To return to the case in point, starlight travel, let me just make a few points. First, when light travels through space, it passes through gas clouds, and this results in the light’s spectral lines being broadened, and the continuum (the radiation between spectral lines) becoming redder. The more gas clouds the light passes through, the greater this broadening and reddening will be. When we observe distant objects we observe these effects occurring in direct proportion to how far away the object is. So God wouldn’t have just created beams of light, but would have had to supernaturally alter their spectral lines to make it appear as if they had actually passed through a large number of gas clouds when they really hadn’t. Again, I don’t see how this wouldn’t be ascribing deception to God.

Second, when we observe light from distant objects, they don’t reveal the objects to be just sitting there, immobile. They reveal them to be moving, rotating, undergoing certain chemical and nuclear reactions, etc. In other words, we don’t just observe objects, we observe events. So again, God would be making it appear as if particular events were transpiring when they really weren’t. This can best be illustrated by dramatic events such as supernovae. Take for example the supernova in the Large Magellanic Cloud 160,000 light-years away mentioned earlier. If God created the light from this event in transit to appear as if it happened 160,000 years ago, and the universe is less than 160,000 years old, when did this event take place? The answer is, it didn’t. God would be, in effect, putting scenes in the sky which never really happened. This option is obviously incompatible with the claim that God is trustworthy, and reveals himself through his creation (Ross 1, 162-3; Stoner, 76-80).

Third, if we say God creates beams of light between objects and ourselves, we have opened a door we definitely do not want to go through. Most of our access to special revelation -- that is, reading the Bible -- is dependent on the properties of light. In order for us to see the letters on the page, light has to bounce off the page, and then traverse the very short distance between the page and our eyes. (Obviously, this isn’t the whole story, since the Holy Spirit illuminates the text for us by helping us to understand it. Of course, the Holy Spirit could just communicate to our minds directly all the time if he wanted to, but the fact that he had a few things written down suggests that he chose a more objective way as being more appropriate.)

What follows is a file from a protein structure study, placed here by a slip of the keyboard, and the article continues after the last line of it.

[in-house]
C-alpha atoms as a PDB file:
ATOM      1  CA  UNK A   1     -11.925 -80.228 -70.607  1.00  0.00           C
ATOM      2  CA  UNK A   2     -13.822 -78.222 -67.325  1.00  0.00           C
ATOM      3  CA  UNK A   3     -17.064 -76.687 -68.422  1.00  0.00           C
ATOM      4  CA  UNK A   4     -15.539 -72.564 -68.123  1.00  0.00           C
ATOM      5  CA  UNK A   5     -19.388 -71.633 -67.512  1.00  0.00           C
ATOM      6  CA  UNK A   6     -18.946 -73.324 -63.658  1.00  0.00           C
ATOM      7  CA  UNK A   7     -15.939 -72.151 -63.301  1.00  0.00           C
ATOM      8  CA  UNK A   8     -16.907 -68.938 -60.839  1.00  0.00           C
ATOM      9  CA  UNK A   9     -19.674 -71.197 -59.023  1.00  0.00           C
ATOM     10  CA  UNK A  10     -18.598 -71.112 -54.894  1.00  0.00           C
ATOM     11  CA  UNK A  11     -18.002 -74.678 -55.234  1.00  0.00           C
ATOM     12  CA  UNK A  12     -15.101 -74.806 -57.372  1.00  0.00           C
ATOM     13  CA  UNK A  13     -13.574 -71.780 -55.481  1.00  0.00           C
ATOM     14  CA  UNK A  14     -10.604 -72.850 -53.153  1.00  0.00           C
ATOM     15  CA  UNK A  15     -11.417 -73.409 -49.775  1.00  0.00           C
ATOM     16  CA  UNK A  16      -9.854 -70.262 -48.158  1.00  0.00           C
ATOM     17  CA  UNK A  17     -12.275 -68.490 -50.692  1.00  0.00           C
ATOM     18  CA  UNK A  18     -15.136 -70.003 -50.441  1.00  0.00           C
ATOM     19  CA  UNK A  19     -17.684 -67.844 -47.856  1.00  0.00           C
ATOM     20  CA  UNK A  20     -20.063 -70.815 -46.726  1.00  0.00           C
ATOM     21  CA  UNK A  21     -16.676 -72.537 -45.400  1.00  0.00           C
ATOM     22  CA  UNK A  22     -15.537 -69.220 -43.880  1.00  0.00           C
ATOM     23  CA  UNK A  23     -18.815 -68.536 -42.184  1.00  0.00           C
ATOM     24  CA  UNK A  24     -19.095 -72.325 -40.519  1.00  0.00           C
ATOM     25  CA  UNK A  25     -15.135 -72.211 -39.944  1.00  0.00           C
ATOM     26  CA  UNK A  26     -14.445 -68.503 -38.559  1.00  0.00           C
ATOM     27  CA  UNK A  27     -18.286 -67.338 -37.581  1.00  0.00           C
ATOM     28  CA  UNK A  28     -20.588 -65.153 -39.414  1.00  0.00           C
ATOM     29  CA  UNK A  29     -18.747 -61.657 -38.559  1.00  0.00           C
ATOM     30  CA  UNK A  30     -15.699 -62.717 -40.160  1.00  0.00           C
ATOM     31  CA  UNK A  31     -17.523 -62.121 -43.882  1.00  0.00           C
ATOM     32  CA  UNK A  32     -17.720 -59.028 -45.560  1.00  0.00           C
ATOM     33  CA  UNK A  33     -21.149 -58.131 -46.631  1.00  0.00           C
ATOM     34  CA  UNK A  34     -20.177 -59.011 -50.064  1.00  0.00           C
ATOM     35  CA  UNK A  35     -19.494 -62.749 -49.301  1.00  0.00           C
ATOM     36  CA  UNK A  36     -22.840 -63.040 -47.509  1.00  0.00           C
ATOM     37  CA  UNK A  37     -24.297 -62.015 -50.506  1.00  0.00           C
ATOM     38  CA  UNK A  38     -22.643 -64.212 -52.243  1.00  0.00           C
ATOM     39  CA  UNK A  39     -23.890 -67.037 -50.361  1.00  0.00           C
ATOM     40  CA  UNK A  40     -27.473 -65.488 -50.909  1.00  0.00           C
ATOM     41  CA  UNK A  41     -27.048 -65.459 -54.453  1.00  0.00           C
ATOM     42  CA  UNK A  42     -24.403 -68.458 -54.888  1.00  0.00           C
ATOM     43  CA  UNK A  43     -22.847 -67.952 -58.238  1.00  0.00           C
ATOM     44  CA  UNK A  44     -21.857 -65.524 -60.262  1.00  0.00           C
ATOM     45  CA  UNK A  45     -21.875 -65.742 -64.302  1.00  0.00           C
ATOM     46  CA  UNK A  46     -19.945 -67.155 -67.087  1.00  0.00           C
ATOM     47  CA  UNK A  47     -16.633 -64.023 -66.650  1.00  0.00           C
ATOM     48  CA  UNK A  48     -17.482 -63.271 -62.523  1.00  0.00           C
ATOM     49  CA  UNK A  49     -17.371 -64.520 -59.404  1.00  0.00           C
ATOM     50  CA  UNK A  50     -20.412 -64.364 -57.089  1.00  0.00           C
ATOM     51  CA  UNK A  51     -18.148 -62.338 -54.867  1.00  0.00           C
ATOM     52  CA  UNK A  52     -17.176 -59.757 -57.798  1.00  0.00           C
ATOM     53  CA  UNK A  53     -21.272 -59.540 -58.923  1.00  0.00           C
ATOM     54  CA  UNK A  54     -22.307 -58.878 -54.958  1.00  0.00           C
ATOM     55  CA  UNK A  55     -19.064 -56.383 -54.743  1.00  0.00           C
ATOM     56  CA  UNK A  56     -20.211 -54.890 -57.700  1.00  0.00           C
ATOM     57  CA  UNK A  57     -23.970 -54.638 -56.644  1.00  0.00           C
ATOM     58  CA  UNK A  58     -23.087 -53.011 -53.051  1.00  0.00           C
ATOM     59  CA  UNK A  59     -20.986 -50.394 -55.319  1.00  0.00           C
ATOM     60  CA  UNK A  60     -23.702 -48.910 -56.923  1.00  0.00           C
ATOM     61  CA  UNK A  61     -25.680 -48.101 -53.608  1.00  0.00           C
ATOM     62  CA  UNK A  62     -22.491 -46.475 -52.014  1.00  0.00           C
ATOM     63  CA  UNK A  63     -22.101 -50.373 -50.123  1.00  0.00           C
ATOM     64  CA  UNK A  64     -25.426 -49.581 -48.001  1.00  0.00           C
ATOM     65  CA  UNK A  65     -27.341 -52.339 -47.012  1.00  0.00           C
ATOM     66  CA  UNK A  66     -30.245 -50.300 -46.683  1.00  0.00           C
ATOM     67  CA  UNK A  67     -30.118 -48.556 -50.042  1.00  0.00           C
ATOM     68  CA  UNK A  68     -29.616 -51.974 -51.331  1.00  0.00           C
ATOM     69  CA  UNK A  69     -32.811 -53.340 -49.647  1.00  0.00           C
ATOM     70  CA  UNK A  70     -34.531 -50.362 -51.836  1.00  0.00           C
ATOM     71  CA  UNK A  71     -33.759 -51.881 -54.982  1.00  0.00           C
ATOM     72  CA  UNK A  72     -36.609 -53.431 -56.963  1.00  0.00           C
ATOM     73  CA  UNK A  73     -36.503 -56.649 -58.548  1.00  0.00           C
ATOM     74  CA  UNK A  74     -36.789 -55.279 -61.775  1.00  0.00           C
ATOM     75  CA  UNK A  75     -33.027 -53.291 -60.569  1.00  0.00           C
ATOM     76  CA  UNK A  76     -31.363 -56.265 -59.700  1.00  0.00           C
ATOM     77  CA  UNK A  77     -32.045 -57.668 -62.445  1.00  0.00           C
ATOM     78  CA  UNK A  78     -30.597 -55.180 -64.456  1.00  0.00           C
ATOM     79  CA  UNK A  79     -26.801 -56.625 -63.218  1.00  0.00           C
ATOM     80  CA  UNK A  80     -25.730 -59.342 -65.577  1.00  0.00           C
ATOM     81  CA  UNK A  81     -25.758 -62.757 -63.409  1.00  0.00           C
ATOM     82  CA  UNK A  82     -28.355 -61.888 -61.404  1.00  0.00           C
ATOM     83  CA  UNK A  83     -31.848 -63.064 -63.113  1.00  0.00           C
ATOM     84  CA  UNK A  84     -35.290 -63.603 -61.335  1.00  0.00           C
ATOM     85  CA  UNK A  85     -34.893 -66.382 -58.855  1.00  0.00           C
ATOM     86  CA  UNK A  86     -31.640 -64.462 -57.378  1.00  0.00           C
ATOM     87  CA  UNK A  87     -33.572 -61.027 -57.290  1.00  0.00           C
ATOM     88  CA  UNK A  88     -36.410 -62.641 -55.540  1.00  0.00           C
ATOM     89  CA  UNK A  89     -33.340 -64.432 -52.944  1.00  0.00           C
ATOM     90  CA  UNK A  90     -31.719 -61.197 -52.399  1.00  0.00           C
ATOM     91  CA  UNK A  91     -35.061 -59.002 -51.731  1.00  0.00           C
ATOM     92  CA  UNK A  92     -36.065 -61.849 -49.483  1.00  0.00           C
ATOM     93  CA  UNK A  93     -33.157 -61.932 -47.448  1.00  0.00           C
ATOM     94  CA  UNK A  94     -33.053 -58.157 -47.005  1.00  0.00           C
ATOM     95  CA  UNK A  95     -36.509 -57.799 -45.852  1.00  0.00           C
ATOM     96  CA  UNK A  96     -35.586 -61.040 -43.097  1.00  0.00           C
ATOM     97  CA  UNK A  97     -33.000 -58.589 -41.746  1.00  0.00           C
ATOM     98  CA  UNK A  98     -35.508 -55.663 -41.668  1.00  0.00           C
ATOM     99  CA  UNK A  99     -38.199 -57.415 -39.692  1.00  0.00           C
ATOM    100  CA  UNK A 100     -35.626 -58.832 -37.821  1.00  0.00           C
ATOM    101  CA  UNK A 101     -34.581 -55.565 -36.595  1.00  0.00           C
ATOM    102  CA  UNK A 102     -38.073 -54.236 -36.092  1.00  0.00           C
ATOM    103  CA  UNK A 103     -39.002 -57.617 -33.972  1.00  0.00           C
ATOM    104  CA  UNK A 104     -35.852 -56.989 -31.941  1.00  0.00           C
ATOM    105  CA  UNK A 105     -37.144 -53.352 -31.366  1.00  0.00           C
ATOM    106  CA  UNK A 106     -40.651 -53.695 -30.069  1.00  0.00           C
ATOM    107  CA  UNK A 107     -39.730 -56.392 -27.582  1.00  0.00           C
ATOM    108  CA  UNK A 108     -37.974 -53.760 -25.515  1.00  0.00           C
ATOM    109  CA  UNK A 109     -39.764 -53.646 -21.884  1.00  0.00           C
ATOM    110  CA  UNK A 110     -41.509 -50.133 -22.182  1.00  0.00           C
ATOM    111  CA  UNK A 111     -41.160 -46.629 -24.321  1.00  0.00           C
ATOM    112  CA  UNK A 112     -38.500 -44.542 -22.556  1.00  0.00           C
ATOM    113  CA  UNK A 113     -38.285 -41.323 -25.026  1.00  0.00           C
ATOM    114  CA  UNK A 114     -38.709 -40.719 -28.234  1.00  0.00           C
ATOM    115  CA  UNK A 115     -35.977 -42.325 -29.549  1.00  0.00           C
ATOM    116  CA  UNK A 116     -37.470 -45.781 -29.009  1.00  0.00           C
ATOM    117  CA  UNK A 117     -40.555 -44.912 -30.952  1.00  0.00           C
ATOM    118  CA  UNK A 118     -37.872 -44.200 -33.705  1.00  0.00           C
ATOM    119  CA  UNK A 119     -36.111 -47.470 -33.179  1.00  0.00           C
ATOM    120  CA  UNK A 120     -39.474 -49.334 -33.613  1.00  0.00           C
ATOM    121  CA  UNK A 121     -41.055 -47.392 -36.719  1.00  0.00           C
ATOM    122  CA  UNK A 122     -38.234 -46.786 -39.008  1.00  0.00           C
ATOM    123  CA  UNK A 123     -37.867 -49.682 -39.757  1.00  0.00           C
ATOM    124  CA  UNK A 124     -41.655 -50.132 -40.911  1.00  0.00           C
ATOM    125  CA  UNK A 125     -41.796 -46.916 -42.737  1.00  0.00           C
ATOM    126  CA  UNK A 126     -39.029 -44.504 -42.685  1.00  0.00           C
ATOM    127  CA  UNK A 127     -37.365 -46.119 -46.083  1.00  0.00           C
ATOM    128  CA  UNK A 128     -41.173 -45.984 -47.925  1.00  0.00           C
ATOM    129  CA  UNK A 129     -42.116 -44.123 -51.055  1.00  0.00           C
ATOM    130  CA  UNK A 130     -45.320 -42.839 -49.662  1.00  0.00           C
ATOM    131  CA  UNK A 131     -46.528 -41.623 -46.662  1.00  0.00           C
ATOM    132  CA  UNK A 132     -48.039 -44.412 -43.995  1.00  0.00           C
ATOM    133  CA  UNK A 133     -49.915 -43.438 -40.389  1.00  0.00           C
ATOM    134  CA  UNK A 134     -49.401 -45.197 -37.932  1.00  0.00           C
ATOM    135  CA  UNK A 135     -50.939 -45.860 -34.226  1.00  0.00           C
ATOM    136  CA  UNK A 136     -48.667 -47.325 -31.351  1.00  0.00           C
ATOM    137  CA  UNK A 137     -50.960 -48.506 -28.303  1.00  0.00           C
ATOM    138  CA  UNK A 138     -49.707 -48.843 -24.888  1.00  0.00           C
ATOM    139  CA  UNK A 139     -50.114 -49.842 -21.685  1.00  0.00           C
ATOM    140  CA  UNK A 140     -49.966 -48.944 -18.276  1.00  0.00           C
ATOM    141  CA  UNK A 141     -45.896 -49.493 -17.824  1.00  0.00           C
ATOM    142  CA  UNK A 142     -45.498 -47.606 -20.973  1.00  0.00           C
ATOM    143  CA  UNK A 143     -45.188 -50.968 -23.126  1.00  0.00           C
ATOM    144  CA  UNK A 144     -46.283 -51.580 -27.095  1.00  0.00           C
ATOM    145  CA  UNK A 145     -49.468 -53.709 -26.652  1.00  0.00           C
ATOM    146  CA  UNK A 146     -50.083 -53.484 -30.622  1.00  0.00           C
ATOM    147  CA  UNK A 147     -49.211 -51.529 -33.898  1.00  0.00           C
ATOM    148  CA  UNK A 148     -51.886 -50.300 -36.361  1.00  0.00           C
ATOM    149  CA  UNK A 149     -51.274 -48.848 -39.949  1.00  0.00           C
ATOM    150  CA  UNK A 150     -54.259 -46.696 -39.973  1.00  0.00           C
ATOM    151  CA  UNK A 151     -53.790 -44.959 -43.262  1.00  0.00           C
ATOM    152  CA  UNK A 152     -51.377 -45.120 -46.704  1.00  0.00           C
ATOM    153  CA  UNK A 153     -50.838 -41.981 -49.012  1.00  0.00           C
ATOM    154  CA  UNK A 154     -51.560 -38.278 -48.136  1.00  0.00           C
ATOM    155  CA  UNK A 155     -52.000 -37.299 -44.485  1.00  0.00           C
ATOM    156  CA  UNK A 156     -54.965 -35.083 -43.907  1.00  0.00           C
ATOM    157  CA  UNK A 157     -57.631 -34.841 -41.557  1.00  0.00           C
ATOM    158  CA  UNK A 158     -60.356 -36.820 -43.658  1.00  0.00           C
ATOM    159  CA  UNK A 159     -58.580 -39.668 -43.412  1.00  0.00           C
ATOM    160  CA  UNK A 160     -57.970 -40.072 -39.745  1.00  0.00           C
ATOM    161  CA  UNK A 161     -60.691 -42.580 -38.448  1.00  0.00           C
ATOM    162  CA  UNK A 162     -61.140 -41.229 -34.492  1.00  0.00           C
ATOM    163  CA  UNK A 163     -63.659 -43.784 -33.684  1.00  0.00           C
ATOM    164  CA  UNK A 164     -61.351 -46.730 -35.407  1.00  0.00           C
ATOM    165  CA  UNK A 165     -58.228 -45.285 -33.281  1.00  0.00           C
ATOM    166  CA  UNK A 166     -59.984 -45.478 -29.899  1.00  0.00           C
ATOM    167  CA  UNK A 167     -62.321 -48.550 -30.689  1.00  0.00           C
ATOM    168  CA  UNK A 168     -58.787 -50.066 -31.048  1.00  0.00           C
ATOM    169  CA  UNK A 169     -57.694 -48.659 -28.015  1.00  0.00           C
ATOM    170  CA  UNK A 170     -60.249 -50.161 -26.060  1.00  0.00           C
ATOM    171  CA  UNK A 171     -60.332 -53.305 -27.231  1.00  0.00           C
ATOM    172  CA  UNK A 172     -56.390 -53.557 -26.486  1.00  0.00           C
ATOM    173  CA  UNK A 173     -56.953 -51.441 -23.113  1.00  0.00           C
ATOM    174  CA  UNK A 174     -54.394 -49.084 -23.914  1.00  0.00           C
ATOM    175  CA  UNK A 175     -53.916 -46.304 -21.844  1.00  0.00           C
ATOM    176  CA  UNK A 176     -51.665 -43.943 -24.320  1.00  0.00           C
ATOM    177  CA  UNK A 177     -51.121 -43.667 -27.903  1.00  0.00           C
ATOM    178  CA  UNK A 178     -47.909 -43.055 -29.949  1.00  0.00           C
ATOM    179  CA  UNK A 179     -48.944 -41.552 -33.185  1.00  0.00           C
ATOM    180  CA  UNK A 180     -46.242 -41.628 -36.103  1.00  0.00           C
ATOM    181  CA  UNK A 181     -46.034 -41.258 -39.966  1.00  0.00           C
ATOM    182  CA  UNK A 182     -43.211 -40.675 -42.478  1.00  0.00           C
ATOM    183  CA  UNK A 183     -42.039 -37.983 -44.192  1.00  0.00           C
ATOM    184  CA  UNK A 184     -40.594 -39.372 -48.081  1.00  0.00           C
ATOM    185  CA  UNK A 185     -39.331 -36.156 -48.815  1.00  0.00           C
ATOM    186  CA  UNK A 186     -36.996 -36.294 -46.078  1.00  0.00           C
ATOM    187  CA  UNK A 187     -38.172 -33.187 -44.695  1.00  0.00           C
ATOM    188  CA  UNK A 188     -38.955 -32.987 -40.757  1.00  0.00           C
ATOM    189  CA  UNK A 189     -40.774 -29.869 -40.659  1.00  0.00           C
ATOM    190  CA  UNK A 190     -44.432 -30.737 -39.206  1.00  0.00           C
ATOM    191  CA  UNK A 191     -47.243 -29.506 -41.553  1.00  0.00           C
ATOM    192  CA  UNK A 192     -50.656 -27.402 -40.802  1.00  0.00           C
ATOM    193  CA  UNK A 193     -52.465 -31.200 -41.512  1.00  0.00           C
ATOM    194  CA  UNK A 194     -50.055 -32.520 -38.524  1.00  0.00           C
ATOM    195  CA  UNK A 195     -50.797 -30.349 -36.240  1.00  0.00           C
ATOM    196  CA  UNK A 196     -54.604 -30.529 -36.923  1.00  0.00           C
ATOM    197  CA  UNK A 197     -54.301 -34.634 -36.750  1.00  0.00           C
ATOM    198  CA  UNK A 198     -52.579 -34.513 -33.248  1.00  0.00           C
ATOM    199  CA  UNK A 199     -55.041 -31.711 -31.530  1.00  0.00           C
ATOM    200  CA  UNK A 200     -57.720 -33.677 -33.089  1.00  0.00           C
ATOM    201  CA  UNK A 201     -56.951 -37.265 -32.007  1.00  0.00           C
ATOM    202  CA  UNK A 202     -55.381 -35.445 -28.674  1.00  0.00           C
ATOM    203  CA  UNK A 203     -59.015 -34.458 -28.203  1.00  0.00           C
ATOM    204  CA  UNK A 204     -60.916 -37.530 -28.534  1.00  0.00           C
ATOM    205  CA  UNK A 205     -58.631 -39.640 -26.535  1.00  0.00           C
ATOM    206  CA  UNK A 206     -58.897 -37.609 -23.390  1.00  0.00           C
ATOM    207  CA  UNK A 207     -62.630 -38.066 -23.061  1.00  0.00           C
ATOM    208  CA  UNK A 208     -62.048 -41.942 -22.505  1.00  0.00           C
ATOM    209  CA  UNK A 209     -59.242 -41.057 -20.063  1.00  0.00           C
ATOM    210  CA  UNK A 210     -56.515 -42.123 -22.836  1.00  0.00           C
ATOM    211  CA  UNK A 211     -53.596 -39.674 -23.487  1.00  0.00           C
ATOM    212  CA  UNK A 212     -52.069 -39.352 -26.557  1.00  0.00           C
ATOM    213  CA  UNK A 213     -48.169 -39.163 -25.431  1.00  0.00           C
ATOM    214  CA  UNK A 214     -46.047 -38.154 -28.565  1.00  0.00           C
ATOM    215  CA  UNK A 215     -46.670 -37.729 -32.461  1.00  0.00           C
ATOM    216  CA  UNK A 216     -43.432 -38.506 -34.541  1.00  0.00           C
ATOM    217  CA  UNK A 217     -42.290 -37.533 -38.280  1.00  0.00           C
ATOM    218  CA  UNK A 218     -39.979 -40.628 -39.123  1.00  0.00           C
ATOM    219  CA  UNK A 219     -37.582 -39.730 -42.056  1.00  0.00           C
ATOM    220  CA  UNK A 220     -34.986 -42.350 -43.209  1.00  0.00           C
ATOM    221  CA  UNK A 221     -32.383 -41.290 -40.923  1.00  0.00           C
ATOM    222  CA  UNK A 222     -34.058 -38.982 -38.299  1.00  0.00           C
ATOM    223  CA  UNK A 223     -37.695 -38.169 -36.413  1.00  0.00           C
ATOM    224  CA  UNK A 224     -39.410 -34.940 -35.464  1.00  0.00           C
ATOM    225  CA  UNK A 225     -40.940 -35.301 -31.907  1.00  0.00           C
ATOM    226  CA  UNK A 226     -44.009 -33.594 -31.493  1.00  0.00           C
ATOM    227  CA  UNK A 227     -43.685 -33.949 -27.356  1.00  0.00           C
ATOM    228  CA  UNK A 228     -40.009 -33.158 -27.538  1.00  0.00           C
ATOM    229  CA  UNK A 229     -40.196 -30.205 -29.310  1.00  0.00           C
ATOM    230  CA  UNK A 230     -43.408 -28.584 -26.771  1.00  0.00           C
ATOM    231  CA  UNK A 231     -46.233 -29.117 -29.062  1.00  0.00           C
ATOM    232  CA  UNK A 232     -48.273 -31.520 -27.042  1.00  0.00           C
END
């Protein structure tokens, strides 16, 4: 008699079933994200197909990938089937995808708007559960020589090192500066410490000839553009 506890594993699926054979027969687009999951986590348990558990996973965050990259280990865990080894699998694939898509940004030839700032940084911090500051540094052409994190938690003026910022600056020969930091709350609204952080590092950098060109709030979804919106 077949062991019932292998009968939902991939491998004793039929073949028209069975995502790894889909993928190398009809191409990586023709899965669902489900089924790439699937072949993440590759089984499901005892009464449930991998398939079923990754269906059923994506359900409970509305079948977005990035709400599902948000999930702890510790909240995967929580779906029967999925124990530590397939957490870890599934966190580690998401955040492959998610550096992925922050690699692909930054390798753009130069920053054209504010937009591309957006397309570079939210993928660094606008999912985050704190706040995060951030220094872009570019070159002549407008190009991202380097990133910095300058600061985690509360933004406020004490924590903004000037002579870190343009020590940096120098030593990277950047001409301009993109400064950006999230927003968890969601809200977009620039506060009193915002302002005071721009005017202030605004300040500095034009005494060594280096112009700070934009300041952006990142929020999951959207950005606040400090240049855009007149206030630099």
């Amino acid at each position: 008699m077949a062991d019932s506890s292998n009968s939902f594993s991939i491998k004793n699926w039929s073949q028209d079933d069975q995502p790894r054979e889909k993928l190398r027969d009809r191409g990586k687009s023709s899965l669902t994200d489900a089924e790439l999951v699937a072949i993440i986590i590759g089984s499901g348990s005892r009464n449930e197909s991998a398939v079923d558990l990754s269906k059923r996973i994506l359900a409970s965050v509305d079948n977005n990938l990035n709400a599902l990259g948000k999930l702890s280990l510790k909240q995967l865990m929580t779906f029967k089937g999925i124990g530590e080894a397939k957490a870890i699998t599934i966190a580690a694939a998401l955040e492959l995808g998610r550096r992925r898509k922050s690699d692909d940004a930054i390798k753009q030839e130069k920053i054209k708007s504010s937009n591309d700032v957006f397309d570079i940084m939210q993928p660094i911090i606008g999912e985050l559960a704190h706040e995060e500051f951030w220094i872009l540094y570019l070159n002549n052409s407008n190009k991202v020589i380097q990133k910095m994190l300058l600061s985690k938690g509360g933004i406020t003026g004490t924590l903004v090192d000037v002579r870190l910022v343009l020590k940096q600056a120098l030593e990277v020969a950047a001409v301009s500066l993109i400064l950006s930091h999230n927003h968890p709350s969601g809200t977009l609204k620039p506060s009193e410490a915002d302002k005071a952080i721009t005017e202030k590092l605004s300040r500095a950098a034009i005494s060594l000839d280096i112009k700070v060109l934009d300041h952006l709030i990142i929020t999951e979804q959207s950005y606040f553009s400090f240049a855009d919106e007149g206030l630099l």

But if God were creating beams of light between distant objects to make it appear that certain events were happening which really weren't, how do you know he isn't doing the same thing here? That is to say, maybe every time you try to read the Bible, God creates a beam of light (fiat lux!) between you and the page, and alters it to make it seem that the text says something it actually doesn't. If it's a real possibility that God would be doing this with distant objects, it's just as possible that he could be deceiving us about what the Bible says.